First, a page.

Flat, smooth and few intersections. Great for a beginner. Very little debris except at intersections. Better on weekends due to decreased industrial traffic. Very little shade. Not recommended on hot days, great for early morning skates! This leads to new trails in the far north side of the city.

There are tons of new path systems in newer neighbourhoods that aren’t on this map. Go and explore!

Get skating!

So for those who are about to venture into the out-of-doors, I hope this helps a bit. I would love to hear from others about your favourite wheels, bearings or gear you use outside. No more excuses, freshies! Get out there and skate your asses off!

Hockey, roller derby and keeping everyone safe

If you’re a fan of the NHL, or even just watching the news this week, you’ve likely heard how player’s safety has been a hot issue of topic. This hit (viewer discretion),  which shows Zdeno Chara of the Boston Bruins driving Montreal Canadien Max Pacioretty into the boards and subsequently into divider glass, resulted in a fractured vertebrae and severe concussion for Pacioretty.

Chara was given major penalty for interference and a game misconduct which suspended him from the rest of the game, but no other suspensions or fines were given due to the fact that malicious intent of Chara’s hit driving Pacioretty’s upper body into the glass could not be proven. It was deemed, by some, as incidental contact or simply the follow-through from the initial check; that the check delivered could not be deemed as dangerous.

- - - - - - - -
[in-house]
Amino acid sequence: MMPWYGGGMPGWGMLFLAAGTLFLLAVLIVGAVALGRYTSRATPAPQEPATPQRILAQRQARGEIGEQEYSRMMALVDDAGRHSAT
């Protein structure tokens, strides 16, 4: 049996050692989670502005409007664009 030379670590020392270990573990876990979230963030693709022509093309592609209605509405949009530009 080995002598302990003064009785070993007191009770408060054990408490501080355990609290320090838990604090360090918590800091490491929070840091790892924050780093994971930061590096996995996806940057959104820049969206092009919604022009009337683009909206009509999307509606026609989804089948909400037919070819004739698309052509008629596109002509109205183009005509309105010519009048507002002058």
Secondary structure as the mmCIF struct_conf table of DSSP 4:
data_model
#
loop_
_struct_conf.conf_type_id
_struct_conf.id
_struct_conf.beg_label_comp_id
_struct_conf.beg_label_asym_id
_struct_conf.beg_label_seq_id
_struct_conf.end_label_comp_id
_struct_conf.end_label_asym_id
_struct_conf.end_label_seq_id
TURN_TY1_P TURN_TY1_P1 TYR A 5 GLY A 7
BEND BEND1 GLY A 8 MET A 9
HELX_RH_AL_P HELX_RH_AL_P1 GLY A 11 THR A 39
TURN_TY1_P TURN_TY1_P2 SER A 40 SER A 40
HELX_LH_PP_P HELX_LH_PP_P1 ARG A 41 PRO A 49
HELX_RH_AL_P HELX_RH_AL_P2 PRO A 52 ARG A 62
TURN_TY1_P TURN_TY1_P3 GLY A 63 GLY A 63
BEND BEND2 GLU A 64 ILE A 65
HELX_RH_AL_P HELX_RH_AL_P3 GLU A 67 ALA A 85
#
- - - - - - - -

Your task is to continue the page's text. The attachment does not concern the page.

The hockey world went ballistic, prompting some fans to cancel NHL subscriptions, a major sponsor threatening to pull out and everyone else jumping on either Pacioretty’s or Chara’s side. Even Pacioretty himself went on the record with his distaste for the decision.

I’m a hockey fan, but not nearly as devout as some of my counterparts, so I feel I just don’t have the background knowledge to unbiasedly decide if the NHL’s decision was correct or incorrect.

However, I’m a Habs fan, and I found it difficult to watch the entire ordeal, from the hit to the aftermath. The fact that a young hockey player, who was (and hopefully still) ridiculously promising, now has a long road of recovery ahead while the offending skater is still gliding on the ice with his teammates seems all sorts of unfair. Emotionally, I’m on Pacioretty’s side. I wish him all the best and a speedy recovery.